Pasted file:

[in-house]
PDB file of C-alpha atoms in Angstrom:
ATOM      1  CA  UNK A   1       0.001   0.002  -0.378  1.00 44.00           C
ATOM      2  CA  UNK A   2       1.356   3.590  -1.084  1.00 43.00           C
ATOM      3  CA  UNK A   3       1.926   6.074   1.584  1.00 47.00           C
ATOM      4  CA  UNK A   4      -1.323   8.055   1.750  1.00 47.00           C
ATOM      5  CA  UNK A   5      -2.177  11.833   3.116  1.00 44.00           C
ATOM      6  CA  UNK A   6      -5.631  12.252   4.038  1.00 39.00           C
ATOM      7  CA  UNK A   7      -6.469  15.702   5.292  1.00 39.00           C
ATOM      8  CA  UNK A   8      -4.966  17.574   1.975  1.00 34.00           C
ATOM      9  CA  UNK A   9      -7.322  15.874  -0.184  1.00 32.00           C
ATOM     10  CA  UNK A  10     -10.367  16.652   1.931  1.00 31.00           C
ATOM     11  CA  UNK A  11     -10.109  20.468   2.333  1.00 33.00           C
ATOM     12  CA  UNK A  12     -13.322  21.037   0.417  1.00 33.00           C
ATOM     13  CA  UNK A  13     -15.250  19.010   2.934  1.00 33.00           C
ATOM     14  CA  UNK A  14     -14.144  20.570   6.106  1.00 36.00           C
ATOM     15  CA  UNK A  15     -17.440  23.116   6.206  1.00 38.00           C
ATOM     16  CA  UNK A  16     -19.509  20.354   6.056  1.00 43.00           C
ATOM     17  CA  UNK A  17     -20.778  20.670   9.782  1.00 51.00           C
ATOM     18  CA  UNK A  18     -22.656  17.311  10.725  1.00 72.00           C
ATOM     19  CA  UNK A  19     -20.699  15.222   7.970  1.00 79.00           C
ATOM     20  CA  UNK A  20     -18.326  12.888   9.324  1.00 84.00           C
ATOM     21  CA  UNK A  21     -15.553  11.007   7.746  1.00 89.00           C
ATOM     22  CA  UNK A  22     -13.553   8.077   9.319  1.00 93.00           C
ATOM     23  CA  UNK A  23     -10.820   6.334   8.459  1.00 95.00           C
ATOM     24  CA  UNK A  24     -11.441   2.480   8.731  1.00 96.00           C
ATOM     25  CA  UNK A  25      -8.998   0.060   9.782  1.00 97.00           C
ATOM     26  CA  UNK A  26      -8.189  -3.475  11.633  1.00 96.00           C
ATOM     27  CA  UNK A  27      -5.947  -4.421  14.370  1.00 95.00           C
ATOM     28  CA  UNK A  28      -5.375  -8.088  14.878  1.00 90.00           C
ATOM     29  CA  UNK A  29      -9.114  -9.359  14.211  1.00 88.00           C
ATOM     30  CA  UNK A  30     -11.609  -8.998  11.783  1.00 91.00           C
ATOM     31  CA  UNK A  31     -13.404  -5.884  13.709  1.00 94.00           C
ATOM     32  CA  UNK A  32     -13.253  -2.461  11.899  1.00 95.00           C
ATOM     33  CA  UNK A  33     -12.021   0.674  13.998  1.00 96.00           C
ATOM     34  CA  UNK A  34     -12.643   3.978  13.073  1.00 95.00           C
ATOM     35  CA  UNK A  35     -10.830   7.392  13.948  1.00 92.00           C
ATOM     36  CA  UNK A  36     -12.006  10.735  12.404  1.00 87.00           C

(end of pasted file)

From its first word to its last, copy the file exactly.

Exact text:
[in-house]
PDB file of C-alpha atoms in Angstrom:
ATOM      1  CA  UNK A   1       0.001   0.002  -0.378  1.00 44.00           C
ATOM      2  CA  UNK A   2       1.356   3.590  -1.084  1.00 43.00           C
ATOM      3  CA  UNK A   3       1.926   6.074   1.584  1.00 47.00           C
ATOM      4  CA  UNK A   4      -1.323   8.055   1.750  1.00 47.00           C
ATOM      5  CA  UNK A   5      -2.177  11.833   3.116  1.00 44.00           C
ATOM      6  CA  UNK A   6      -5.631  12.252   4.038  1.00 39.00           C
ATOM      7  CA  UNK A   7      -6.469  15.702   5.292  1.00 39.00           C
ATOM      8  CA  UNK A   8      -4.966  17.574   1.975  1.00 34.00           C
ATOM      9  CA  UNK A   9      -7.322  15.874  -0.184  1.00 32.00           C
ATOM     10  CA  UNK A  10     -10.367  16.652   1.931  1.00 31.00           C
ATOM     11  CA  UNK A  11     -10.109  20.468   2.333  1.00 33.00           C
ATOM     12  CA  UNK A  12     -13.322  21.037   0.417  1.00 33.00           C
ATOM     13  CA  UNK A  13     -15.250  19.010   2.934  1.00 33.00           C
ATOM     14  CA  UNK A  14     -14.144  20.570   6.106  1.00 36.00           C
ATOM     15  CA  UNK A  15     -17.440  23.116   6.206  1.00 38.00           C
ATOM     16  CA  UNK A  16     -19.509  20.354   6.056  1.00 43.00           C
ATOM     17  CA  UNK A  17     -20.778  20.670   9.782  1.00 51.00           C
ATOM     18  CA  UNK A  18     -22.656  17.311  10.725  1.00 72.00           C
ATOM     19  CA  UNK A  19     -20.699  15.222   7.970  1.00 79.00           C
ATOM     20  CA  UNK A  20     -18.326  12.888   9.324  1.00 84.00           C
ATOM     21  CA  UNK A  21     -15.553  11.007   7.746  1.00 89.00           C
ATOM     22  CA  UNK A  22     -13.553   8.077   9.319  1.00 93.00           C
ATOM     23  CA  UNK A  23     -10.820   6.334   8.459  1.00 95.00           C
ATOM     24  CA  UNK A  24     -11.441   2.480   8.731  1.00 96.00           C
ATOM     25  CA  UNK A  25      -8.998   0.060   9.782  1.00 97.00           C
ATOM     26  CA  UNK A  26      -8.189  -3.475  11.633  1.00 96.00           C
ATOM     27  CA  UNK A  27      -5.947  -4.421  14.370  1.00 95.00           C
ATOM     28  CA  UNK A  28      -5.375  -8.088  14.878  1.00 90.00           C
ATOM     29  CA  UNK A  29      -9.114  -9.359  14.211  1.00 88.00           C
ATOM     30  CA  UNK A  30     -11.609  -8.998  11.783  1.00 91.00           C
ATOM     31  CA  UNK A  31     -13.404  -5.884  13.709  1.00 94.00           C
ATOM     32  CA  UNK A  32     -13.253  -2.461  11.899  1.00 95.00           C
ATOM     33  CA  UNK A  33     -12.021   0.674  13.998  1.00 96.00           C
ATOM     34  CA  UNK A  34     -12.643   3.978  13.073  1.00 95.00           C
ATOM     35  CA  UNK A  35     -10.830   7.392  13.948  1.00 92.00           C
ATOM     36  CA  UNK A  36     -12.006  10.735  12.404  1.00 87.00           C